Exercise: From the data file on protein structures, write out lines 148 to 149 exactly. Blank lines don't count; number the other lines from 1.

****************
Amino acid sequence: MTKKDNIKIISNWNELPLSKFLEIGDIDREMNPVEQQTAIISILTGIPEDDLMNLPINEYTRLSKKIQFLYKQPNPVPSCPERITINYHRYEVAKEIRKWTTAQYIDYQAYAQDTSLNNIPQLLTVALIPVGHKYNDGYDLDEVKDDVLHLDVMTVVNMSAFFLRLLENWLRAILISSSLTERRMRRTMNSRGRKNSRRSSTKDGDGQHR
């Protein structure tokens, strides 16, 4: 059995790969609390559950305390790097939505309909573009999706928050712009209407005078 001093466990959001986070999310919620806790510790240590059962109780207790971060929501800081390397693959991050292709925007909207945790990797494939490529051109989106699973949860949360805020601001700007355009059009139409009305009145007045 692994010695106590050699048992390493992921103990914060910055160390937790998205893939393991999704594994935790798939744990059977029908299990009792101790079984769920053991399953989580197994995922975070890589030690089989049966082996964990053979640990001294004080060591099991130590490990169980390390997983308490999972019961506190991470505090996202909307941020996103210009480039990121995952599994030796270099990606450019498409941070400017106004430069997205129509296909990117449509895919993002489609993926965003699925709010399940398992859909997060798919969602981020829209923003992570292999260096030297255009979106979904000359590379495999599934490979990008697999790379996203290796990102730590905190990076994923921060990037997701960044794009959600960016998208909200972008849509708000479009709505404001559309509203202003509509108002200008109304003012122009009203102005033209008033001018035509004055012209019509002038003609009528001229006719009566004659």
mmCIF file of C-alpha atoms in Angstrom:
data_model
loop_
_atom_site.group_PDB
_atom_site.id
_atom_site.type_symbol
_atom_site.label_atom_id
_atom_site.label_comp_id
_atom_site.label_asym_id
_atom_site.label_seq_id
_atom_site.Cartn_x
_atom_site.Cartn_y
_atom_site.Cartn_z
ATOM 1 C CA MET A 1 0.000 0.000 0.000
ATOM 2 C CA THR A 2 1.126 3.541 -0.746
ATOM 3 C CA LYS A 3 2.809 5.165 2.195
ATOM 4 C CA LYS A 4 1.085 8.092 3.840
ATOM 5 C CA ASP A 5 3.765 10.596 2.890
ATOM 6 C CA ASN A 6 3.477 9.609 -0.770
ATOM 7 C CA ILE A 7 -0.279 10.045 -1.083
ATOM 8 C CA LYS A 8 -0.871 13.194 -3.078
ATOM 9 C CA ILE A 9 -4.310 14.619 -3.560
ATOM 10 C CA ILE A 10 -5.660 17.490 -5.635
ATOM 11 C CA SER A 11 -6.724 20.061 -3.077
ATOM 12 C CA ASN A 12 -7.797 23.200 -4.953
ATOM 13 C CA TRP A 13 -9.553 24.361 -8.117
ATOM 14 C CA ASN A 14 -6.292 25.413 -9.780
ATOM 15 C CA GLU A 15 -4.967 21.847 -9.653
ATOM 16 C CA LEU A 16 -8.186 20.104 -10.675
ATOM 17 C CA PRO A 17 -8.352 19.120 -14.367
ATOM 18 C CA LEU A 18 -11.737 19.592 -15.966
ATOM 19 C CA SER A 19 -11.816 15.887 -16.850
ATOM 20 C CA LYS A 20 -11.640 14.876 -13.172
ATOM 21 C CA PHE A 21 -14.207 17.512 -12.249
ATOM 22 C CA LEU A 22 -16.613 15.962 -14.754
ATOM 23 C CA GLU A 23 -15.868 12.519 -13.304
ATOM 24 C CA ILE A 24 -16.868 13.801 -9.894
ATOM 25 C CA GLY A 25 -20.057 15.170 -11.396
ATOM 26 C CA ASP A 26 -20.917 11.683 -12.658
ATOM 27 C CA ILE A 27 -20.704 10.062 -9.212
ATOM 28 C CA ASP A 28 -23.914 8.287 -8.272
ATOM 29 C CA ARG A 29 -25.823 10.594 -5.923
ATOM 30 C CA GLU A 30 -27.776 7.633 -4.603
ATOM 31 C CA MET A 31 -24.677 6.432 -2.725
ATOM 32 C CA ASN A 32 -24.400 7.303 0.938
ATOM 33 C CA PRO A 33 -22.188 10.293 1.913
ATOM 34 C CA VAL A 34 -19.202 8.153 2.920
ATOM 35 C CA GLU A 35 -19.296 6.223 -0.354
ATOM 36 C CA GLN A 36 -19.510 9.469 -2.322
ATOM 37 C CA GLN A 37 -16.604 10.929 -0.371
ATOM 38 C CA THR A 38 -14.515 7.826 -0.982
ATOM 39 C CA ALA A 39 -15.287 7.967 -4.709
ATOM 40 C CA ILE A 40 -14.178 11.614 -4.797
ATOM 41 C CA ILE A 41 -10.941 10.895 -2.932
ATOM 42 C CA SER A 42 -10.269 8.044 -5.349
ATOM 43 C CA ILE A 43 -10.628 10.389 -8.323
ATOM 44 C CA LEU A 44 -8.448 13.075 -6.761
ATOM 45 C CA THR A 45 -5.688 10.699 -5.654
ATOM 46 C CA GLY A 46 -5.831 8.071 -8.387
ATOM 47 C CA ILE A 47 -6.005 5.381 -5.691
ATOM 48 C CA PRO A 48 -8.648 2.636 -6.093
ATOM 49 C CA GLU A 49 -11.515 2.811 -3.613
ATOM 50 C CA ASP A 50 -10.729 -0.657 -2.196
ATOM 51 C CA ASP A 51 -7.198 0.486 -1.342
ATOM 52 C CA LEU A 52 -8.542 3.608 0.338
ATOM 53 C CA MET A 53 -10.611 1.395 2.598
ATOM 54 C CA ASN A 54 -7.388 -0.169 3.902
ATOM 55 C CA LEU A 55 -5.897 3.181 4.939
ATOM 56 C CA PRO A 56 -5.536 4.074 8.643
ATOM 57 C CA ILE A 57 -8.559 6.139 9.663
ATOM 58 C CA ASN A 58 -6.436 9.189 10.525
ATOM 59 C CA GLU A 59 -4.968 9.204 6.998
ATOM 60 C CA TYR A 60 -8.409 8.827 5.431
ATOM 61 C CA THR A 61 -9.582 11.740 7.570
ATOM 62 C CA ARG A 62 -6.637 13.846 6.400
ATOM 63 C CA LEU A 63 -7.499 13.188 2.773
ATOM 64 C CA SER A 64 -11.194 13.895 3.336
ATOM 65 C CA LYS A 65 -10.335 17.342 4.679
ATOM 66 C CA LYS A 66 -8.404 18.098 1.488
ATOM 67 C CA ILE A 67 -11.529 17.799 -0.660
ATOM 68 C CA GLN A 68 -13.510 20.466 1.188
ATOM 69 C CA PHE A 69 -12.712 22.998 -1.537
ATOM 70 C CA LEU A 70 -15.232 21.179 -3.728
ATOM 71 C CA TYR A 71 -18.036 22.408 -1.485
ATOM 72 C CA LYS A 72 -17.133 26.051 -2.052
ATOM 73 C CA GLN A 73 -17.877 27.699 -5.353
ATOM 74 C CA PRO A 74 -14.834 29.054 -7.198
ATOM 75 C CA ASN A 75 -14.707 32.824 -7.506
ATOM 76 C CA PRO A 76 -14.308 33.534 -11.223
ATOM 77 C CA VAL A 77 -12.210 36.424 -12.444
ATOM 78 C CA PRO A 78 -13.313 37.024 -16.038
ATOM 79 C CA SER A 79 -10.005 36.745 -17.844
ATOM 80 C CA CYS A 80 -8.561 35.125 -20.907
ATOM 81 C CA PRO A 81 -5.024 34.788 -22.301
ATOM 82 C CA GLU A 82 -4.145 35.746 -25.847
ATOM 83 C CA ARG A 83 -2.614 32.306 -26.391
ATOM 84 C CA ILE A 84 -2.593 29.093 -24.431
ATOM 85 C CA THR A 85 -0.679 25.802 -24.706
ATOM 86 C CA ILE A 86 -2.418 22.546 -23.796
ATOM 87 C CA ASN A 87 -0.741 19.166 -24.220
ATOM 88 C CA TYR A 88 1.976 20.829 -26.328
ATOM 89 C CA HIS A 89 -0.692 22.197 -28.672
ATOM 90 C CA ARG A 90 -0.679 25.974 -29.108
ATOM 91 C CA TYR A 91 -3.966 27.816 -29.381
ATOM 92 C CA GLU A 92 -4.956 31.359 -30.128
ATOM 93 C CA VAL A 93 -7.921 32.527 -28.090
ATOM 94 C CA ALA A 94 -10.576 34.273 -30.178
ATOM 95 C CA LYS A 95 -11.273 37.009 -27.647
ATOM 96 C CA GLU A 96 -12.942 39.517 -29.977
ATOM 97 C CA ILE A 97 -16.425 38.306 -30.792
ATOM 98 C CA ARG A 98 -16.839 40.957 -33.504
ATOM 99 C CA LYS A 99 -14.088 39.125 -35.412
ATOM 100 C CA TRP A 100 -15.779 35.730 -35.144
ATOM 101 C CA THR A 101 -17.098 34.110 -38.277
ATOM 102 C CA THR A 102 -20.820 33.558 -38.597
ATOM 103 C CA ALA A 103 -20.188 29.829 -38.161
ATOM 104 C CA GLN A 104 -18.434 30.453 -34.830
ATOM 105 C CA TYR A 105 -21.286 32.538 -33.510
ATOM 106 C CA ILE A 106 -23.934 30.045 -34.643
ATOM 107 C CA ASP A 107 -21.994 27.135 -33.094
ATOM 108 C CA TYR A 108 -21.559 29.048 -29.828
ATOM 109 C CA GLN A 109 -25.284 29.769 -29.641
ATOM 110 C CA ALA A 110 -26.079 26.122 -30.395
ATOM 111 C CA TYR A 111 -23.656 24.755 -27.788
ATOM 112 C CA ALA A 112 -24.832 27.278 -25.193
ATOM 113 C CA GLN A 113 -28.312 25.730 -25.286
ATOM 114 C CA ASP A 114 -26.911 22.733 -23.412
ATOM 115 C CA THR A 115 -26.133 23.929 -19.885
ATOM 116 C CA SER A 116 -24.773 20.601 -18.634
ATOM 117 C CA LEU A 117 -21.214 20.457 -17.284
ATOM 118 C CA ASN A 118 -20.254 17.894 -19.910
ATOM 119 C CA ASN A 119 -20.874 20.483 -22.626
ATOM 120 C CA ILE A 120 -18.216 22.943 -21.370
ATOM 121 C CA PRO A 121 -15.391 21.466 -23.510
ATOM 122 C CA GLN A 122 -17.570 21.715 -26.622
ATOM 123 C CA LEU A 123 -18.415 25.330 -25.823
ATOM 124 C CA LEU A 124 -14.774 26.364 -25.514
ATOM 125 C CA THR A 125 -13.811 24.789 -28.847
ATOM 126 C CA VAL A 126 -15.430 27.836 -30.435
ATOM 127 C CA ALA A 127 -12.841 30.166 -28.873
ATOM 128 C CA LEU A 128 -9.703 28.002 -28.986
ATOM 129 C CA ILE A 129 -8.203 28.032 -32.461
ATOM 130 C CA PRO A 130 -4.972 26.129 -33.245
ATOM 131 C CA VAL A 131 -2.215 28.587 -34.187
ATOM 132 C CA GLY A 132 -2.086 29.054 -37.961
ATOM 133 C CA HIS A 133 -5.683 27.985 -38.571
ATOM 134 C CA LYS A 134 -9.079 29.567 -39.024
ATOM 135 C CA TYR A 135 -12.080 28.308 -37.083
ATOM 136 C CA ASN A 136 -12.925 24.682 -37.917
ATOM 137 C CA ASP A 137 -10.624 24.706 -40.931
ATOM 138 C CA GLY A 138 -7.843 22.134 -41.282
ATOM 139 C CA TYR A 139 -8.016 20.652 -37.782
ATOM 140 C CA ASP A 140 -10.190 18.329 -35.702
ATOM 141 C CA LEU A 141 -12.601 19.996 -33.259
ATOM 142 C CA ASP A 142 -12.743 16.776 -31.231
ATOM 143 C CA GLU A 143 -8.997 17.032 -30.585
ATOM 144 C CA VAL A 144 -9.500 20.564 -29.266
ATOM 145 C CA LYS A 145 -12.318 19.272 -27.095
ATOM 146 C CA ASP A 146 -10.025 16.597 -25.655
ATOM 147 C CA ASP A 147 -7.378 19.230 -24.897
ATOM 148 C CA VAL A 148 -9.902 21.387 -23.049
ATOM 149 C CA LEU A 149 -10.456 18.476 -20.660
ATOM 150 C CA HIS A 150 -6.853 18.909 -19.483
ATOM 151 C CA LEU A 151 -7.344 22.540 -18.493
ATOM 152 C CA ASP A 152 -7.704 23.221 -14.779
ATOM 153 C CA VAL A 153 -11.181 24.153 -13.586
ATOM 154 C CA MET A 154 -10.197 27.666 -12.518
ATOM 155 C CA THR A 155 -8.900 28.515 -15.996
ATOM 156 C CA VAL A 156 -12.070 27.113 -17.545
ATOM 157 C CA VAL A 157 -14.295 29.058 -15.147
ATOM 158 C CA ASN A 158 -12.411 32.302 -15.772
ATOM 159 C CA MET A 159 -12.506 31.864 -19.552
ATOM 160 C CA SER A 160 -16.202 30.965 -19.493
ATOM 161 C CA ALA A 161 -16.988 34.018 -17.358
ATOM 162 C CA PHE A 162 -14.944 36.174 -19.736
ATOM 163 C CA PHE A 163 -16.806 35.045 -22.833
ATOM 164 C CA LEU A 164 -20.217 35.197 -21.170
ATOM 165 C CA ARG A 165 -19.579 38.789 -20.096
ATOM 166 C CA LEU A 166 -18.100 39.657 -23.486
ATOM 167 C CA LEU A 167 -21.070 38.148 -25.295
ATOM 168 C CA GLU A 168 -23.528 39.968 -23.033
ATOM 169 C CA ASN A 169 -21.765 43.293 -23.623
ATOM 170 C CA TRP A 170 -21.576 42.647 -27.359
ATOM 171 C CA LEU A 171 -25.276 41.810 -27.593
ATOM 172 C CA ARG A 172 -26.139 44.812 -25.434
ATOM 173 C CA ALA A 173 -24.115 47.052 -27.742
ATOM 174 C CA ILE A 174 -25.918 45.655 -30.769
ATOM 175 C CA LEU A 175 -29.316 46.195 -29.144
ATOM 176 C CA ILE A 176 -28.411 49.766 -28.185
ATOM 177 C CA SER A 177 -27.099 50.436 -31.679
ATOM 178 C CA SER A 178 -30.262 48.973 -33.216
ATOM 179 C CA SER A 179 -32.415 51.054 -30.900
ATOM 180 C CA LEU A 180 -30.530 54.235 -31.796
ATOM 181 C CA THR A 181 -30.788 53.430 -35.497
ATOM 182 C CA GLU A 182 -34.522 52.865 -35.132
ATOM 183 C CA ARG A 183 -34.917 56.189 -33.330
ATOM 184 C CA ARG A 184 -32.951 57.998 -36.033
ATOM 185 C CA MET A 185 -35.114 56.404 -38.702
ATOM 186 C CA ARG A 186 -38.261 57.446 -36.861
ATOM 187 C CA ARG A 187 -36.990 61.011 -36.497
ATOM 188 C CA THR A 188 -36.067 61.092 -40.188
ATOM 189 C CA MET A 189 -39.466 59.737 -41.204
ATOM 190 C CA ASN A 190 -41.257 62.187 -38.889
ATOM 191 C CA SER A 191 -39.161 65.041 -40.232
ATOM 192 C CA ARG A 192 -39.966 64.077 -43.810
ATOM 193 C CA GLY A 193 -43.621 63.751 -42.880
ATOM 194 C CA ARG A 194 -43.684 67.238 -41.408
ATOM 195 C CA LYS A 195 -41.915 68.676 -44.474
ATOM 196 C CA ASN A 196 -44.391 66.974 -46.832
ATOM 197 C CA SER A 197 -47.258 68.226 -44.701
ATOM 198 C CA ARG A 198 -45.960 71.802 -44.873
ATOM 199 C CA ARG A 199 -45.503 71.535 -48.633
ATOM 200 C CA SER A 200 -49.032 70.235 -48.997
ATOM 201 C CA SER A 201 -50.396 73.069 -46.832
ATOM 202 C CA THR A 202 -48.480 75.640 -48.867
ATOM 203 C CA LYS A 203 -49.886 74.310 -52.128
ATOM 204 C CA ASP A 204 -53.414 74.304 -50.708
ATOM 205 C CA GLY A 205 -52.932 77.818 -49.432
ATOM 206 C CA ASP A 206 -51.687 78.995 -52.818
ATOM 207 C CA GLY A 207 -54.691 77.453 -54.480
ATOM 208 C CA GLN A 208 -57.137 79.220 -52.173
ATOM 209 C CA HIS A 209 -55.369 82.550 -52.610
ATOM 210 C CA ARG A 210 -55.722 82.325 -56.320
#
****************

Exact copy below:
ATOM 133 C CA HIS A 133 -5.683 27.985 -38.571
ATOM 134 C CA LYS A 134 -9.079 29.567 -39.024